If I were a rich man

Fiddler on the Roof
Fiddler on the Roof promo art
One of the most memorable numbers in the musical, Fiddler on the Roof, is Tevye’s what-if song, “If I Were a Rich Man.” There in his ramshackle barn the poor, Jewish dairyman living in czarist Russia daydreams about being wealthy. Most of us probably do it. If I had a million bucks, what would I do? A billion?

Some of us feel ashamed if we dream about being wealthy. It’s greedy, after all, isn’t it? Grasping, crass and base. Such a daydream is probably pretty foolish, to boot. In the introduction to his song, Tevye sheepishly admits, “I realize, of course, that it’s no shame to be poor.” Maybe, if there’s no shame in it, we should just content ourselves with being poor.

Tevye doesn’t. He quickly qualifies his statement by adding that being poor is “no great honor, either.” Right after which he questions God in his conversational way, asking, “So what would have been so terrible if I had a small fortune?”

Disregarding weighty and specific questions about God’s providence (as Tevye asks about being rich, “Would it spoil some vast, eternal plan?”), the quick answer for Tevye is, “Nothing.” There’s nothing inherently wrong with having “a small fortune” — or a large one, for that matter. There is no evil basic to being rich. In fact, there’s a lot to be said for being rich.

For starters, if you’re rich you have a better chance at enjoying your circumstances. If you don’t like the circumstances in which you currently find yourself, you can just go and buy some new ones. Money lets you purchase things you like, help friends in need, donate to charities, get a broader education, bribe politicians to name state landmarks after you. Sure money can’t buy you love, but you take a date to a much nicer restaurant if you’ve got more of it in your back pocket.

But even if we separate money from self-gratifying motives, being wealthy is still good. The most obvious way in which this is true is that rich folks benefit poor folks — in many ways. First of all, they employ them. Who ever heard of a hobo hiring 20 computer technicians to run a local Internet company, or a Skid Row ragamuffin writing the paychecks for a staff of retail clerks? Only people with money can hire those without it.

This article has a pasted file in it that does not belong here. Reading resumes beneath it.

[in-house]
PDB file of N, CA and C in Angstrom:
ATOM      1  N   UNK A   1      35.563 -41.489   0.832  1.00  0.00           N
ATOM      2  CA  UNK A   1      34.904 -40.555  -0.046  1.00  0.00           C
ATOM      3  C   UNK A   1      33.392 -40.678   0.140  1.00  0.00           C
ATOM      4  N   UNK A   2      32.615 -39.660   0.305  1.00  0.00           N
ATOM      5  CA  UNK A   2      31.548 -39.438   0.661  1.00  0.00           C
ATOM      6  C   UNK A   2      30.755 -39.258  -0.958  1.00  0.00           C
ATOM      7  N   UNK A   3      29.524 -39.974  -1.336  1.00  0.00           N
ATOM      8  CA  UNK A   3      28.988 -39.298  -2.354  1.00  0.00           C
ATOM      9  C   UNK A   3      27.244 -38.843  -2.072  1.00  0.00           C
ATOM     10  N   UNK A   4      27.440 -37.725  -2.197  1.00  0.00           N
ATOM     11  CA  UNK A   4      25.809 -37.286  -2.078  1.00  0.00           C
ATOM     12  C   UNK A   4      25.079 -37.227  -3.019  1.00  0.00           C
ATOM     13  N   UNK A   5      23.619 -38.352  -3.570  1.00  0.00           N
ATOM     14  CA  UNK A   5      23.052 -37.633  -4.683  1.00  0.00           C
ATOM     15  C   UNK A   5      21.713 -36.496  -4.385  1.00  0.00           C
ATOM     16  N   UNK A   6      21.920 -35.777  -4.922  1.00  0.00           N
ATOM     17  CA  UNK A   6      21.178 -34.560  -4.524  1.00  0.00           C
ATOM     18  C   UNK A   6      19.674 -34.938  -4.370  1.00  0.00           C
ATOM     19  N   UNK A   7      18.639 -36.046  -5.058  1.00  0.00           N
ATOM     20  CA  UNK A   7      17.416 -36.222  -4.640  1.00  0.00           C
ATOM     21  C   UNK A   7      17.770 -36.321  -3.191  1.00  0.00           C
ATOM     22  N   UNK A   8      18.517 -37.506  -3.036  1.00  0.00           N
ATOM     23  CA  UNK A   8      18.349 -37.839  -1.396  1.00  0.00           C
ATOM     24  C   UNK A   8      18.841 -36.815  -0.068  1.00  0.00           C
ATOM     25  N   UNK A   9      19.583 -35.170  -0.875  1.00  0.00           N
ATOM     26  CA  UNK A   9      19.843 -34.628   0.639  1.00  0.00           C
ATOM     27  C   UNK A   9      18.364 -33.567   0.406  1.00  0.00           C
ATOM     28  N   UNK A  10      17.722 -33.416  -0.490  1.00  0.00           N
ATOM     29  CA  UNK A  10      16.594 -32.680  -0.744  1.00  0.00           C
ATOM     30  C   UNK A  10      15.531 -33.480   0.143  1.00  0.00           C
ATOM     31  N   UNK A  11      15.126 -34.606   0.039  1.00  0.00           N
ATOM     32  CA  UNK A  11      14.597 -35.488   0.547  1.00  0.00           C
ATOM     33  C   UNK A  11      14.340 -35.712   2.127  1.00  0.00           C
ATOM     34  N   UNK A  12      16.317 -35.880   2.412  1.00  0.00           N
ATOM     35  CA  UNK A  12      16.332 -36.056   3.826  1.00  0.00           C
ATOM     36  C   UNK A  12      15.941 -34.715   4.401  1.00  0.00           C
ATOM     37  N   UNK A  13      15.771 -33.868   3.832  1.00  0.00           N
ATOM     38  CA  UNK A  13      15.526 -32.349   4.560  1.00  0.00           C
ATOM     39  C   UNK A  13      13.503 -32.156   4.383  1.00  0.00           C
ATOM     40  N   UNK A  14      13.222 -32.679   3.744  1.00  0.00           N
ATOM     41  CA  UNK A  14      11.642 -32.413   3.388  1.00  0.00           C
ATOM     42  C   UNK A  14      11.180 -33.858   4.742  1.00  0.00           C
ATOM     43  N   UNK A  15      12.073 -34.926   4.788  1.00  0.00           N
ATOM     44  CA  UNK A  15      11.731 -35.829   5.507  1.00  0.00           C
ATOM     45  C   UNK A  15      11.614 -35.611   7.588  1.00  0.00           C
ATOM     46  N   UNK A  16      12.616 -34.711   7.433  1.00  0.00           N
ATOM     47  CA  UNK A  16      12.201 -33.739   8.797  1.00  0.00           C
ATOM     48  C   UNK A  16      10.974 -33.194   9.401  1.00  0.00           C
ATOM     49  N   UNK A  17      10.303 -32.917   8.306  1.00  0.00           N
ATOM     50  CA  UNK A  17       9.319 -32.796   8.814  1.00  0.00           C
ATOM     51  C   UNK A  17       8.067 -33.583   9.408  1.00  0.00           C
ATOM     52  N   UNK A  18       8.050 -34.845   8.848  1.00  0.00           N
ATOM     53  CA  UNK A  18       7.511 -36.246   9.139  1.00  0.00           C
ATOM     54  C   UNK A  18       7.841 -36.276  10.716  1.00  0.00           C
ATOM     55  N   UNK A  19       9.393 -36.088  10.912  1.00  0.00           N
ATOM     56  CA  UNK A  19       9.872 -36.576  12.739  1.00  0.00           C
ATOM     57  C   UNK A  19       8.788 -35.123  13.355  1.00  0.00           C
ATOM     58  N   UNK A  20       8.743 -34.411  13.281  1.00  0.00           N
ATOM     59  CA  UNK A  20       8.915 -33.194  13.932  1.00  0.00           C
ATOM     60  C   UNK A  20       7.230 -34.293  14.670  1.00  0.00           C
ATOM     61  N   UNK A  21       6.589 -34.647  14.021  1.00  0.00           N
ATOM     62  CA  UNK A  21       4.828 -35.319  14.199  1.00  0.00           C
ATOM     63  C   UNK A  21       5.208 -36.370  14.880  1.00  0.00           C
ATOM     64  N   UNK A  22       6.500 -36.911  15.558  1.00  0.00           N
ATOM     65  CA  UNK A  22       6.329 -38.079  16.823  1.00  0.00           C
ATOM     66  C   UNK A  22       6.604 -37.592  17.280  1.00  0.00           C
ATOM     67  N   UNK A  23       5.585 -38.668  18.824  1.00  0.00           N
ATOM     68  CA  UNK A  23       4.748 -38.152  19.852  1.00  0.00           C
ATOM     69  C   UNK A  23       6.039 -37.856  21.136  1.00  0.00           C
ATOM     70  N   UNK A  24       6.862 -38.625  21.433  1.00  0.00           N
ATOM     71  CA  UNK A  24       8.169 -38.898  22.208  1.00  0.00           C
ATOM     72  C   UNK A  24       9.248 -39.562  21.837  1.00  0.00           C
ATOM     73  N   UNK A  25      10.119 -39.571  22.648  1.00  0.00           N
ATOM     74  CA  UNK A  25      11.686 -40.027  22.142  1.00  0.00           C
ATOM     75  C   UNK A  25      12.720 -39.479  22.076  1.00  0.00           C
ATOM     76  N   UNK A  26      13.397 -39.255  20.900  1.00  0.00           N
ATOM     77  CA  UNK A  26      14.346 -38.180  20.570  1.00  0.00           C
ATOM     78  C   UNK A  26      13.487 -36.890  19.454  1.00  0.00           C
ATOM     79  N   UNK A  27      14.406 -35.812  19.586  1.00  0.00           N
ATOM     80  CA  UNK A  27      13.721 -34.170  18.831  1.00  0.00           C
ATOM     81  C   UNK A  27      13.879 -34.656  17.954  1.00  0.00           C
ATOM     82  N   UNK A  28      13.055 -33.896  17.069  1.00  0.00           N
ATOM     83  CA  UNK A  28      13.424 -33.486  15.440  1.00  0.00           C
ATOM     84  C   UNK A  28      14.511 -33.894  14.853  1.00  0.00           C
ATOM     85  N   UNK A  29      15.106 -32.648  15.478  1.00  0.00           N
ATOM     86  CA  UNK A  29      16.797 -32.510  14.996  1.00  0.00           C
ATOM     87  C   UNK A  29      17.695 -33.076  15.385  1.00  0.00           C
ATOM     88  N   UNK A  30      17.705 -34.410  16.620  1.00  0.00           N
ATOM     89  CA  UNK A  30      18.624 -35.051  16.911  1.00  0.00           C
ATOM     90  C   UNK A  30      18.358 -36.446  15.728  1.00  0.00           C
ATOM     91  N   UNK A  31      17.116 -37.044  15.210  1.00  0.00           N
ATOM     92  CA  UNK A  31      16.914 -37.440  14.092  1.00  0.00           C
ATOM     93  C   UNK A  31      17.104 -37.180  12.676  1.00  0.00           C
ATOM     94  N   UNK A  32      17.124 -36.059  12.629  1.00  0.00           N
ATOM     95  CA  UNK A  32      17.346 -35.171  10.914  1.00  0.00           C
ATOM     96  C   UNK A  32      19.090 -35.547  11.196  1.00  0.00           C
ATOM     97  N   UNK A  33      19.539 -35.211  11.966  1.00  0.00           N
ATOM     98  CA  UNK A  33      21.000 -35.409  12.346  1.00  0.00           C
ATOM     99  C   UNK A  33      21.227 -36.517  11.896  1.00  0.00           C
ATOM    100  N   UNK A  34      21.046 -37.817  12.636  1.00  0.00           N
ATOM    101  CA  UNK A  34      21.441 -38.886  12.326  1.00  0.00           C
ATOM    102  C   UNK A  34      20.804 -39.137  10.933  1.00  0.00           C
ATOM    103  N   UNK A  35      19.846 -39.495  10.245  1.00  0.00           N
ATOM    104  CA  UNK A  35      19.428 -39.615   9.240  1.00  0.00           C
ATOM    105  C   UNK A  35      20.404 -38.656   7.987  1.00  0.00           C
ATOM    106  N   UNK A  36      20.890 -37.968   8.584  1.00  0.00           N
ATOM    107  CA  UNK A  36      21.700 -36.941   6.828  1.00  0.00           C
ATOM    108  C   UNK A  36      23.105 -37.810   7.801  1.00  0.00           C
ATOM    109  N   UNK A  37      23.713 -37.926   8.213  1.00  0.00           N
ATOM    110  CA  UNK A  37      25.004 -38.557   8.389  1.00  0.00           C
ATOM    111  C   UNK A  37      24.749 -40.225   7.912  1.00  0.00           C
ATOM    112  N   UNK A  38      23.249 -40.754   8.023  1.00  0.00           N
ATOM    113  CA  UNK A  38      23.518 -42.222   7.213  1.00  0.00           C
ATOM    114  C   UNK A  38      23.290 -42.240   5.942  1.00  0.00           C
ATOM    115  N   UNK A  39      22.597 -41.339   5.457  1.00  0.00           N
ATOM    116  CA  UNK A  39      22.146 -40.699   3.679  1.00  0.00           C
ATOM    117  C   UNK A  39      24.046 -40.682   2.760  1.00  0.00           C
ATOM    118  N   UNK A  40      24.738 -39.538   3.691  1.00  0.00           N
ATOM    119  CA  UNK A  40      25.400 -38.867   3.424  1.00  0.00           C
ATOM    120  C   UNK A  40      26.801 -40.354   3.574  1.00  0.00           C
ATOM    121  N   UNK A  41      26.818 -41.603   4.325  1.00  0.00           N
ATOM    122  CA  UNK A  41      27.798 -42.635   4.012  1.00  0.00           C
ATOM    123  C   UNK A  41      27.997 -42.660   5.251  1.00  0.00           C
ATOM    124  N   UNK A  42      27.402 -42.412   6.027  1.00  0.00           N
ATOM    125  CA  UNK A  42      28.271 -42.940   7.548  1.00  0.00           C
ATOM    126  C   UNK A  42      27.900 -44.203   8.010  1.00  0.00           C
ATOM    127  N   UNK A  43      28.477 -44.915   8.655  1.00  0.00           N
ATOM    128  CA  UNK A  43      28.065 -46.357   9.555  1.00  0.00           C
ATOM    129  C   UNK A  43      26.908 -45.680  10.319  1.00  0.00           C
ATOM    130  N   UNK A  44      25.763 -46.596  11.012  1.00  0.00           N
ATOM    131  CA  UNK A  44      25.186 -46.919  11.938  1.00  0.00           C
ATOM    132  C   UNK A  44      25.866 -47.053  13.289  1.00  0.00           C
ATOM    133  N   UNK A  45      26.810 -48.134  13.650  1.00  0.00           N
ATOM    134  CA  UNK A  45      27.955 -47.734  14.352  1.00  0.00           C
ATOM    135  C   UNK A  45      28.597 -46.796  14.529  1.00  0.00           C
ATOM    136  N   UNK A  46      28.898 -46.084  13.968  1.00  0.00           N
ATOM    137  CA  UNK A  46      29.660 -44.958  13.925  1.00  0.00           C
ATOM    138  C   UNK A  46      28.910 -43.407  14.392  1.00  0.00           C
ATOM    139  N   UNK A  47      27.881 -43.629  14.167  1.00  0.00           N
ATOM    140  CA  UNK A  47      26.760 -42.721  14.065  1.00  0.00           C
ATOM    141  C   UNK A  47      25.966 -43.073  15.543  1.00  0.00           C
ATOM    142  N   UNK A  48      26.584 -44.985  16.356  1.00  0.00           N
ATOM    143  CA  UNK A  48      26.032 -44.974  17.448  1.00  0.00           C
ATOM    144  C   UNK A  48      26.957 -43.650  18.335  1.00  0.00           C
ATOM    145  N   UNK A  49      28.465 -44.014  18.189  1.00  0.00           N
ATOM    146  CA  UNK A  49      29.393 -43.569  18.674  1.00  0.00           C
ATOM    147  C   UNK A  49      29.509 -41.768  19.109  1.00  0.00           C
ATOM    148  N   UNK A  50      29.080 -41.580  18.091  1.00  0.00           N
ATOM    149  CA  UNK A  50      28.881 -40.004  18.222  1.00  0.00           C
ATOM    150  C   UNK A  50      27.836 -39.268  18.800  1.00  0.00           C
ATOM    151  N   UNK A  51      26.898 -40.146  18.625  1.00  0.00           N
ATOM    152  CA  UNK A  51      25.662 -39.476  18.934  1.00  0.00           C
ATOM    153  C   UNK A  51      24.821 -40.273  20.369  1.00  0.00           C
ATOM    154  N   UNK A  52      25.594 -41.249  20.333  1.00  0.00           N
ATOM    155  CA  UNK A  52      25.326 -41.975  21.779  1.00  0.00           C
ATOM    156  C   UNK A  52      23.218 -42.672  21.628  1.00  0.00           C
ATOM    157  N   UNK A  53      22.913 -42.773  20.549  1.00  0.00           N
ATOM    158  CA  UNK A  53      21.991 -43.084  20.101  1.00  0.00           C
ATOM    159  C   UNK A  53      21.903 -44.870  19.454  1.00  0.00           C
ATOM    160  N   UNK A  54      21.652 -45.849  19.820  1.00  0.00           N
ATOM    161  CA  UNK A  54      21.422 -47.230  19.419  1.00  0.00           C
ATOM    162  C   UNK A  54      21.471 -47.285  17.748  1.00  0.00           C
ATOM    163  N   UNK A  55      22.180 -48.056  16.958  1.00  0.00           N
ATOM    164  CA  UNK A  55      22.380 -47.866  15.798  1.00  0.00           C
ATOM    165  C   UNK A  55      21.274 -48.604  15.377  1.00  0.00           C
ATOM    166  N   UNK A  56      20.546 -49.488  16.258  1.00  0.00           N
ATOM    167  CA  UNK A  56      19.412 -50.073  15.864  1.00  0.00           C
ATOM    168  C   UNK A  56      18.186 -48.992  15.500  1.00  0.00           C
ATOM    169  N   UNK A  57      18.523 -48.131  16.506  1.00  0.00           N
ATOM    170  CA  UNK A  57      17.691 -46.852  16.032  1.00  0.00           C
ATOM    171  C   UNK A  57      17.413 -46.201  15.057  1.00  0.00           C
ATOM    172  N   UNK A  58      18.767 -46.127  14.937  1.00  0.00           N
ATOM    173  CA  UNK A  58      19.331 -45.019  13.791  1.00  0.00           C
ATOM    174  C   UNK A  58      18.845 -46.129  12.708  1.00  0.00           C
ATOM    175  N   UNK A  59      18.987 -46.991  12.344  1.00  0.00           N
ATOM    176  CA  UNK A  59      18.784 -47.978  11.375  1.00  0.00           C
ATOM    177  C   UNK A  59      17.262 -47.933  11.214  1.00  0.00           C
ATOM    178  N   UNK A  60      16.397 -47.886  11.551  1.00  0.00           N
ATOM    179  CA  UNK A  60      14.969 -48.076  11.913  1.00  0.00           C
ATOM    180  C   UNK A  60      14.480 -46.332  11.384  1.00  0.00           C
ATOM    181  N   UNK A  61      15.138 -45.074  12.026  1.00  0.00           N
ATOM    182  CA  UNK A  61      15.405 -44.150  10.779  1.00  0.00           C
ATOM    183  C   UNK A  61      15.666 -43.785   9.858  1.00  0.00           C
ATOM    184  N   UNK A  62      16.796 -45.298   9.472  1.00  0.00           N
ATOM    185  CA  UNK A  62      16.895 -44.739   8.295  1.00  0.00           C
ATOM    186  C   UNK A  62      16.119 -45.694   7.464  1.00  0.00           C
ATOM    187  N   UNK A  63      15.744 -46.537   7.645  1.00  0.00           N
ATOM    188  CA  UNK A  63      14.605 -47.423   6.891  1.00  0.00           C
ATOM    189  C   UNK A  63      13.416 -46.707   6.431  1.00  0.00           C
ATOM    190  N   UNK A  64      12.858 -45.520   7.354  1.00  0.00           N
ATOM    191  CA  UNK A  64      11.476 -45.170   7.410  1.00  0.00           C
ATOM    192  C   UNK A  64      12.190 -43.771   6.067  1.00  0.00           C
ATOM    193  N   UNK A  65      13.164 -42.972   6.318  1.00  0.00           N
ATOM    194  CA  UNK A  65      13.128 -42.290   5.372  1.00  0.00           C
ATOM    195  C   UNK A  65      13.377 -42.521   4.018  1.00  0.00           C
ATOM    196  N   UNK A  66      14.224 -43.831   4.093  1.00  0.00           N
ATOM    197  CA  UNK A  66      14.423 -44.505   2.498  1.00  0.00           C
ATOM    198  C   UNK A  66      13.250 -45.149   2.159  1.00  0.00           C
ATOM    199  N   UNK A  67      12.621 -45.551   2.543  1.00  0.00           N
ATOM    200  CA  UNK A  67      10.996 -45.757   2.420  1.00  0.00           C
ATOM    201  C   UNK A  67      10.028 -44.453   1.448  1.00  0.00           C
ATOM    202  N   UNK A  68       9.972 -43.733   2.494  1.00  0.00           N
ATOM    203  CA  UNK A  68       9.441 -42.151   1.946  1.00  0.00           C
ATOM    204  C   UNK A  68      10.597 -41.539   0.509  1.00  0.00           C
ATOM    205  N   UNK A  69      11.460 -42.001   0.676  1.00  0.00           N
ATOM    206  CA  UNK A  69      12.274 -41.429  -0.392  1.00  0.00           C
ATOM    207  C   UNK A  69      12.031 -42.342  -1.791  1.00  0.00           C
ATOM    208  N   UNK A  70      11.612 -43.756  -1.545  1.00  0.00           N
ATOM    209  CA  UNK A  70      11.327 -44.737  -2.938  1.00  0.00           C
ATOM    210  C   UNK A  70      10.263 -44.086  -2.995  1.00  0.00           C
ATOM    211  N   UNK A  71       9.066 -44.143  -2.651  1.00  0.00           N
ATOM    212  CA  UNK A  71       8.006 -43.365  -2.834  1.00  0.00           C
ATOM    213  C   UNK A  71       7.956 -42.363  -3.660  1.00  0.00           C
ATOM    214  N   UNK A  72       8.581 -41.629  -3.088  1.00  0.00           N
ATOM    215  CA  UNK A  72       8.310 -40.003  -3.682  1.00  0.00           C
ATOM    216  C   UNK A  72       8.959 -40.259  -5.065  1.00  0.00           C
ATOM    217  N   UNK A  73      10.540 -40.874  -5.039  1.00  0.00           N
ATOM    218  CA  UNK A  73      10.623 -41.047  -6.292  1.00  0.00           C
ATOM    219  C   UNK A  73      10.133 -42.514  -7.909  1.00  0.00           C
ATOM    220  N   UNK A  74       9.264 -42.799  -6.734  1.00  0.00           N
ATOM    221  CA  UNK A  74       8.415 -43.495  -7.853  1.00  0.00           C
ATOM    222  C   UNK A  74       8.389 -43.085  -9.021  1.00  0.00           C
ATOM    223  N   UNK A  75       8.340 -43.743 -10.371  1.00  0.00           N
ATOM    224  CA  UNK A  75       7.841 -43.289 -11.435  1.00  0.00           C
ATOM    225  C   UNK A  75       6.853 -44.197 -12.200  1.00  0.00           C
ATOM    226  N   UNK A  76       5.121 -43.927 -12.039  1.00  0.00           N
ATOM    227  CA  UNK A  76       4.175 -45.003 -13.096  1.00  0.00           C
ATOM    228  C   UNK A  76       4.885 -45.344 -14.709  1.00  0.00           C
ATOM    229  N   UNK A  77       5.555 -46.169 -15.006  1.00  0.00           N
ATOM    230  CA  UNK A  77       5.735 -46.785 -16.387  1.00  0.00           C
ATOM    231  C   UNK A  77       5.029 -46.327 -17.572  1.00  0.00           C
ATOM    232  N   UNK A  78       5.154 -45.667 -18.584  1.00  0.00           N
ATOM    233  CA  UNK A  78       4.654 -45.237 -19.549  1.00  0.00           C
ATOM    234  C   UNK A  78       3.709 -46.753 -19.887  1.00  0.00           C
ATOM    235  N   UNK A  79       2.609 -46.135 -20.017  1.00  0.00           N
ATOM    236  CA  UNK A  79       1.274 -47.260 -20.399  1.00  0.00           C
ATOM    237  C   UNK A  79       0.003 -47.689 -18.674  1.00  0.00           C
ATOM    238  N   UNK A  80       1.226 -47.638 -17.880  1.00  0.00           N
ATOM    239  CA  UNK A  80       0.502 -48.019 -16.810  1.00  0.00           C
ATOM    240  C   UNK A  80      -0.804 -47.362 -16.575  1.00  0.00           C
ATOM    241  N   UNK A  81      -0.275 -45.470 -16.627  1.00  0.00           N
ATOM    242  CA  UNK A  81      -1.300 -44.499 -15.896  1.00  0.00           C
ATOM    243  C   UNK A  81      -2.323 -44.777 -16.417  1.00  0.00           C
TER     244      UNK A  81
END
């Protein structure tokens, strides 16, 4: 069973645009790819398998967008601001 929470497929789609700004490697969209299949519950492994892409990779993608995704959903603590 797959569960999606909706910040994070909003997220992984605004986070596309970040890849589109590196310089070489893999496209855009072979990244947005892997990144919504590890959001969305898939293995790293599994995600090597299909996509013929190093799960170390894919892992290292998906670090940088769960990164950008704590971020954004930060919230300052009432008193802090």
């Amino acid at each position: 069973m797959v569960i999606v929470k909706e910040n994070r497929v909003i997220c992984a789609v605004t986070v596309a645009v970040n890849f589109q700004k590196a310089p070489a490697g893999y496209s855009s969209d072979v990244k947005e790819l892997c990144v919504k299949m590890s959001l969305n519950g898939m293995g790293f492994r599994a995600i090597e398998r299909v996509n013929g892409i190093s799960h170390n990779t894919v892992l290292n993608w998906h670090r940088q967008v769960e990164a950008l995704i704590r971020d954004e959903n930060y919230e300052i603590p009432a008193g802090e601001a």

Right now, you’re objecting: But not all rich folks run businesses. While this is true, most members of the “moneyed class” don’t leave their spare millions lying around the living room collecting dust, either.

They invest their money in the capital market — things like stocks, bonds, real estate, and banks — and the more money which is invested in the capital market, the more there is available for loans. People are willing to pay for the use of another man’s bread; we call it interest. Dust-collecting money is worth nothing to a rich man, so he loans it to an enterprising fellow who has more immediate use of it. The lender gets paid interest on his loan, and the borrower gets to use his money — everyone’s happy.

Those loans allow companies to hire more employees, increase the wealth of current employees, expand the size and scope of their business, invent new and better products and improve old ones. Those loans also provide the necessary capital for start-up companies, plus home, car and college loans — all of which are an economic benefit to folks occupying the lower economic rungs (me for instance).

But the rich don’t cease benefiting the poor by forsaking tightwad investment strategies and, instead, simply enjoying their wealth. While the Mr. Moneybags of the world are not busy sensibly investing their stash, they are often out having a good time with it, buying things like expensive art, Rolls Royces, planes, illegal cigars, boats, and miniature robot gizmos to hide in the desk drawer and play with at work.

While the lifestyles of the rich and opulent may disgust us all with their “conspicuous consumption” — as economist Thorsten Veblen dubbed it — consider who else benefits from all those “consumed” mansions, BMWs, Learjets, yachts and luxurious toys: the folks who build them. And they don’t keep the money to themselves, either. All that conspicuous consumption equals money for some Joe to buy groceries and pay the rent.

Cash never sits idly by. One man’s spending is always another man’s income. Thus, even while enjoying his extravagancies, the fat cat is inadvertently benefiting the skinny mouse.

But what about a worst case scenario, one in which a miserly old scrooge with deep pockets and short arms doesn’t hire people, doesn’t invest his money in stocks, store it in banks, or spend more than a nickel? Let’s say the old skinflint just uses his millions to stuff his mattress. What then?

Effectively, our tightfisted Ebenezer pulls dollars out of the money supply, resulting in deflation. In economic terms, deflation results in the proportionate inflation of the unit value of the dollar. In other words, if the money supply decreases, the change in your pocket becomes worth proportionately more, and voila! You’re rich. Or at least marginally better off. So even if the old codger is being a jerk and stashing his loot, his pigheaded decision still benefits those around him.

So, next time you see a rich man driving by in his new Mercedes, don’t pray he gets a flat tire, cuss his good fortune, envy him his bank account; don’t even ask your congressman to take away more of his money. Do the polite thing. Tell him, “Thanks.”

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